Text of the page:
The Society for Critical Exchange
1999 Midwest Modern Language Association Panels
Cognitive Approaches to Literacy
Digital Humanities
Cognitive Approaches to Literacy
In order to explore the possibility of a closer cooperation socio-cultural and cognitive-linguistic approaches to literacy, the three papers presented in this panel attempted not merely to point to the divergence of approaches to literacy, but to begin to bridge it in a substantial and methodological fashion:
Ruth Berman of Tel Aviv University reported on a study she conducted with Anna Sandbank which examined the point at which Hebrew-speaking writers of expository prose, school-aged children and full adults, began to evince linguistic devices for narrative exposition and genre;
Sue Palmer, of Manchester University, reported on the correlation of visual- and phonological-coding in working memory in a longitudinal study of children's reading abilities;
Philip Eubanks of Northern Illinois University considered approaches to the pedagogy of writing to address a point of contact between a Foucauldian understanding of Power and a Lakoffian theory of metaphor.
Digital Humanities
Addressing the potential uses and pitfalls of technology for humanities is a risky endeavor: it must negotiate the Scylla of utopianism and the Charybdis of distrust. Three panelists, and an engaged audience of academics making use of web-based teaching and research devices, attempted to formalize some of the issues ahead during this panel. A secondary goal was formulating specific agendas for a "theory"-based website: what are the potentials online that are not otherwise met?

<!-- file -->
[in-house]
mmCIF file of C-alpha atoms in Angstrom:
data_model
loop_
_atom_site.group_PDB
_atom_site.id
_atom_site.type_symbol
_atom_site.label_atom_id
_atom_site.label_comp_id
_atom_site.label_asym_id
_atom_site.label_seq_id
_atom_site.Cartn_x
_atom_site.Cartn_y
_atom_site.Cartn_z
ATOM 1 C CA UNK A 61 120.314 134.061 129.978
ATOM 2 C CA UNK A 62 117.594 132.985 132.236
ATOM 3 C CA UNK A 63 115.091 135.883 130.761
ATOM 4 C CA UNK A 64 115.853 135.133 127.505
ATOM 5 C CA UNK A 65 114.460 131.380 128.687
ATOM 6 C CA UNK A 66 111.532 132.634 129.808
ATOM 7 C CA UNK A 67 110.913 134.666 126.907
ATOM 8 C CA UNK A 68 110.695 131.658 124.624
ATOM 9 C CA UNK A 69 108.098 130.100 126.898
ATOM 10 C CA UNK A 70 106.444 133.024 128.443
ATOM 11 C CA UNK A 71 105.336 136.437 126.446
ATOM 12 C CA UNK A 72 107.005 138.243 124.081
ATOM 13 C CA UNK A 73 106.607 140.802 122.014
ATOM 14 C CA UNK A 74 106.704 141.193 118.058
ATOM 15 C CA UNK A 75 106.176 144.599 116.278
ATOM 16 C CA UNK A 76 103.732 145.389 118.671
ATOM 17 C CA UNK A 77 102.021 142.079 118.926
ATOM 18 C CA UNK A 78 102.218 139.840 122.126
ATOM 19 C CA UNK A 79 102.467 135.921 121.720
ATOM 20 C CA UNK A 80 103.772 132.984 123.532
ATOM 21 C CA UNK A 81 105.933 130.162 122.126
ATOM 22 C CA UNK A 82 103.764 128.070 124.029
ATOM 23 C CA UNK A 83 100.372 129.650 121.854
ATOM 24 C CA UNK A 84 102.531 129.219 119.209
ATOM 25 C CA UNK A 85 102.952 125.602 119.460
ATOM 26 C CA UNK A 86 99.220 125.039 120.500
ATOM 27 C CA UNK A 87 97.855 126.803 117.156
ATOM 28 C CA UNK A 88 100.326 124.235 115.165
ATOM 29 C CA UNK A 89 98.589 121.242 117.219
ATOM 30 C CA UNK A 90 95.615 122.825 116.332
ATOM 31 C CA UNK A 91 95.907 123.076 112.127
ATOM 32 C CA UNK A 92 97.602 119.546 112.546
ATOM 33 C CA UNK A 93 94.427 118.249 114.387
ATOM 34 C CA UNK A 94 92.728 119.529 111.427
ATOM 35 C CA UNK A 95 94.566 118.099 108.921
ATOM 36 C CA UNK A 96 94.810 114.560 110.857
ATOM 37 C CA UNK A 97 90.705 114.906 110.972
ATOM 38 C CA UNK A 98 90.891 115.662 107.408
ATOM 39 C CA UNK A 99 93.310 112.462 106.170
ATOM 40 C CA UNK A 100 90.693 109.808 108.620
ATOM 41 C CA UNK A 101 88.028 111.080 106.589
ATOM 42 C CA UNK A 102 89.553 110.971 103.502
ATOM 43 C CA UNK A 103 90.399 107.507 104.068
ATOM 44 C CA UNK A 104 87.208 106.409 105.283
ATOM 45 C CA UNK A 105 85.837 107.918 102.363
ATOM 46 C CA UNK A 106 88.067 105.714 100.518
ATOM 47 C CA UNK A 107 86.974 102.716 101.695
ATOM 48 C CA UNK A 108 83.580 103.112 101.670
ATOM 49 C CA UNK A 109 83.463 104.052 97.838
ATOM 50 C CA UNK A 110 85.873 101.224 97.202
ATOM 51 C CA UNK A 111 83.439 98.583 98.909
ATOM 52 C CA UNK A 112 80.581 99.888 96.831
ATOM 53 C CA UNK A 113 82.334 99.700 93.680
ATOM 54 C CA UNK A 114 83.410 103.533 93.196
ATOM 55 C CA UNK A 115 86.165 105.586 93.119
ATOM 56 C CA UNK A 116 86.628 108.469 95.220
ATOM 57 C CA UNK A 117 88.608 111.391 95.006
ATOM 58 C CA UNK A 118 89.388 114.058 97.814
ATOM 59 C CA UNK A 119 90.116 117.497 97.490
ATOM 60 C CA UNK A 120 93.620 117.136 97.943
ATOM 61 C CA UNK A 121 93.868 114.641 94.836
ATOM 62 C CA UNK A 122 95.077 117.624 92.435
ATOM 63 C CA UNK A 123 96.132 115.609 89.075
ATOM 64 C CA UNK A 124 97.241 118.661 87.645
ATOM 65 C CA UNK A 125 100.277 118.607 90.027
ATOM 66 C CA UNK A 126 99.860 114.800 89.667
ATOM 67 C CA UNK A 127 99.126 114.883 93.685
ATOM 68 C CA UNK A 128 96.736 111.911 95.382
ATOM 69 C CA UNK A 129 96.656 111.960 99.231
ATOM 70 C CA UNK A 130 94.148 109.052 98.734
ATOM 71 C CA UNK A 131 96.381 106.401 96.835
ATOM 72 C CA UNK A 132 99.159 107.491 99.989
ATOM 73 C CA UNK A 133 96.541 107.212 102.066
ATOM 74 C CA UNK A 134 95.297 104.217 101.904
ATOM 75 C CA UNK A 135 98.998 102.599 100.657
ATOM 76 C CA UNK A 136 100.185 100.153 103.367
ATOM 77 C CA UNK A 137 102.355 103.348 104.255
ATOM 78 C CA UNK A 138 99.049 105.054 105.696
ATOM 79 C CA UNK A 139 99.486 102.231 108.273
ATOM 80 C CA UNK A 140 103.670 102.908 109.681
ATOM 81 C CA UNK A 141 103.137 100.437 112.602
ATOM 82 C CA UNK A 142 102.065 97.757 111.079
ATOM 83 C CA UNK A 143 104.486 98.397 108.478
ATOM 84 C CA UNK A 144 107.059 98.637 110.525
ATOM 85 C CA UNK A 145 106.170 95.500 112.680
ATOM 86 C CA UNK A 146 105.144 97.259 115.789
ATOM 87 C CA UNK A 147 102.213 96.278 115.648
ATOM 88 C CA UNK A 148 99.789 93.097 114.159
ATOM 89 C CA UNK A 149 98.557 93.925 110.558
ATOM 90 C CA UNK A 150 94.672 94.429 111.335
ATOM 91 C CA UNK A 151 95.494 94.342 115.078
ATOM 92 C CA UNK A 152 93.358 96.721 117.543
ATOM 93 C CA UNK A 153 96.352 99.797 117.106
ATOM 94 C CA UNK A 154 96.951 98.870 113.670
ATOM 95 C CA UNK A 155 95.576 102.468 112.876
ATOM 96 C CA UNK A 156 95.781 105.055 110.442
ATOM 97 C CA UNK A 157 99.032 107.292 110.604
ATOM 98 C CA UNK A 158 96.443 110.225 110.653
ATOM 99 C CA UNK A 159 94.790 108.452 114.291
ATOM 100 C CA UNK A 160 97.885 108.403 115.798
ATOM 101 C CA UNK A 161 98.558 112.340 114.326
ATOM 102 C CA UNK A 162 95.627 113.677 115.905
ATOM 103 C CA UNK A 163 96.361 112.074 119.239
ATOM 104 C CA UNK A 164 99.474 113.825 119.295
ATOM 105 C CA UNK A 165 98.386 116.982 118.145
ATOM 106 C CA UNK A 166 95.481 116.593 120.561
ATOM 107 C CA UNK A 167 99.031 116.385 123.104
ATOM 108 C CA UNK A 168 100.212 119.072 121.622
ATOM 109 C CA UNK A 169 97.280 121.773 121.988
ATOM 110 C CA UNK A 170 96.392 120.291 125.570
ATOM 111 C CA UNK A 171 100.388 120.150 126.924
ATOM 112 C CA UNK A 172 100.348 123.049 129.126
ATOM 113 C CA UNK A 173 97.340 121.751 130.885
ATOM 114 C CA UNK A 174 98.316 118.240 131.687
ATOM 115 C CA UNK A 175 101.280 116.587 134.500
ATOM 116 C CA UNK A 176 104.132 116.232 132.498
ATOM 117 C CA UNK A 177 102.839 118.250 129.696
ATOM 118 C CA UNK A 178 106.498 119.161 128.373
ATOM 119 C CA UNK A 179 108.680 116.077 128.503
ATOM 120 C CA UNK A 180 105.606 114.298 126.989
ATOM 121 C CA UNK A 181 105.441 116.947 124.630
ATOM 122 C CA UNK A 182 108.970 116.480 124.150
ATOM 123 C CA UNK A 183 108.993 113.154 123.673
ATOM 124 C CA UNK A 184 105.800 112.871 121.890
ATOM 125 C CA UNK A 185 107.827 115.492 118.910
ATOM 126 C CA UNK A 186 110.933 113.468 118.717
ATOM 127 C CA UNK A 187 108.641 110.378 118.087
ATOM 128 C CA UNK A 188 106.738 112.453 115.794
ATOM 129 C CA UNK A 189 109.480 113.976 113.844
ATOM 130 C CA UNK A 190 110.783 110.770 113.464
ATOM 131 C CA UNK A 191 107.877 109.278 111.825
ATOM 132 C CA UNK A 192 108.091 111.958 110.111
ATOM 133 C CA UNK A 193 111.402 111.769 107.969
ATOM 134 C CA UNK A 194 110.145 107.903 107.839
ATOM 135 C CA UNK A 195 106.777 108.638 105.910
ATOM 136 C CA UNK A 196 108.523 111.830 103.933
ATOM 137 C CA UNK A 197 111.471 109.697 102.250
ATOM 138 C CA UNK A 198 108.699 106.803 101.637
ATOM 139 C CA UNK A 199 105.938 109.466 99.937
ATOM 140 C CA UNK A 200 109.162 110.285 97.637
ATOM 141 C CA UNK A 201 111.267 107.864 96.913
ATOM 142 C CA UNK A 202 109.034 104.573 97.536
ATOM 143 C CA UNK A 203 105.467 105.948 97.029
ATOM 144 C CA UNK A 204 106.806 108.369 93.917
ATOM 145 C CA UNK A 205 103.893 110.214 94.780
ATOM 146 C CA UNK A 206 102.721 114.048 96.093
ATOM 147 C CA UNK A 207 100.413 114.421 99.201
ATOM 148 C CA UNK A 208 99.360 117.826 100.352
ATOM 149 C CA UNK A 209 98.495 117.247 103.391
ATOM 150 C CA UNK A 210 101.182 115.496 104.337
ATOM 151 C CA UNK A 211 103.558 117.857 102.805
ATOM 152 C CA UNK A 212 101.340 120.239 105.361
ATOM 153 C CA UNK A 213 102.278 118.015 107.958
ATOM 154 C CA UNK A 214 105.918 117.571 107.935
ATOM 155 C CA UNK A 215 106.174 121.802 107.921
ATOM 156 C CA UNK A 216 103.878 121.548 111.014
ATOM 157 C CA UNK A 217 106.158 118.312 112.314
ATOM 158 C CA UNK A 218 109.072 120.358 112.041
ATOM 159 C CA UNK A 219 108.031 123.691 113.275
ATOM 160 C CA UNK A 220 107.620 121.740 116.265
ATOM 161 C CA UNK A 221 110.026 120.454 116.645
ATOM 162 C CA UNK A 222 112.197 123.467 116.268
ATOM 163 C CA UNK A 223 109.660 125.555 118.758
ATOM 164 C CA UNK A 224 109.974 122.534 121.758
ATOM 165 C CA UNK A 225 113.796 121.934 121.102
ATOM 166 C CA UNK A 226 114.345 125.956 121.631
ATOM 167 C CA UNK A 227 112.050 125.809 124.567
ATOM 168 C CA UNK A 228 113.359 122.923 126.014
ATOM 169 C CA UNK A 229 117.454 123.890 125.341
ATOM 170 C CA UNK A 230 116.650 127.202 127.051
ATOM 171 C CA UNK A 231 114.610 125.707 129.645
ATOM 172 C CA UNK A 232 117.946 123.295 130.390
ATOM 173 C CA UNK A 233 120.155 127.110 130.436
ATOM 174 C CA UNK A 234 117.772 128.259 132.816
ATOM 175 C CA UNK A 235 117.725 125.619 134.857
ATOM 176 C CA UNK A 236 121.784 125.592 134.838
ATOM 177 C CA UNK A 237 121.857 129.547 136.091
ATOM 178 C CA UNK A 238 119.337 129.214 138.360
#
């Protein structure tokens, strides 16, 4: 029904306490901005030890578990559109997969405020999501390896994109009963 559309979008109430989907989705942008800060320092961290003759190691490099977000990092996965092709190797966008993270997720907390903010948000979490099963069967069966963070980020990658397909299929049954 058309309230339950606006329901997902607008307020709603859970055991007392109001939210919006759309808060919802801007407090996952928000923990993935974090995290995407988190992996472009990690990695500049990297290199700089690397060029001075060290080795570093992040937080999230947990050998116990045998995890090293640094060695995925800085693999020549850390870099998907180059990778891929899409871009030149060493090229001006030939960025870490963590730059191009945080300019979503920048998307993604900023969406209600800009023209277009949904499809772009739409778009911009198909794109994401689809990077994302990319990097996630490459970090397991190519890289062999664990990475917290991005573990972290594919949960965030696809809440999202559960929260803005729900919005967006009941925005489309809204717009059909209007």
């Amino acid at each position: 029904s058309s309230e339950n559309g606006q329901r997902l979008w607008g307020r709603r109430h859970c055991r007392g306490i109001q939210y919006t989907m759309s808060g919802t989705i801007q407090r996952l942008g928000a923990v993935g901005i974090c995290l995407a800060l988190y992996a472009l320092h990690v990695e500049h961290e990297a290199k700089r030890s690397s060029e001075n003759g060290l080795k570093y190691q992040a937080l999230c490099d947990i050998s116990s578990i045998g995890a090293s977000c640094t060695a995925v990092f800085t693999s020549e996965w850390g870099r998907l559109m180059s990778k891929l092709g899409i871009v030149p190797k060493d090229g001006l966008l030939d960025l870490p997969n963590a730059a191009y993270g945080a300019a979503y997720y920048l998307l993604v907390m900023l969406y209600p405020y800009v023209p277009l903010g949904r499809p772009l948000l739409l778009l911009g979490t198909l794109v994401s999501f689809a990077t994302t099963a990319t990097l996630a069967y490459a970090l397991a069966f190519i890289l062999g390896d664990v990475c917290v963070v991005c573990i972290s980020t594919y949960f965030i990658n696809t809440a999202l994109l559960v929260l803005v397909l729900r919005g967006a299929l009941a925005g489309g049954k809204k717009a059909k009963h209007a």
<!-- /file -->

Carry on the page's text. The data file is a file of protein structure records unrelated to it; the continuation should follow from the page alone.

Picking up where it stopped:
Chair: Max W. Thomas, University of Iowa
1. "Hypertext and Internet Interaction in Humanities Sites," Lee Baker, High Point University
2. "Genre and the World Wide Web," Wayne Miller University of California, Los Angeles
3. "Essayistic and Fictive Elements of Webspace as Utopian Architectonics," Peter Sands, University of Wisconsin, Milwaukee

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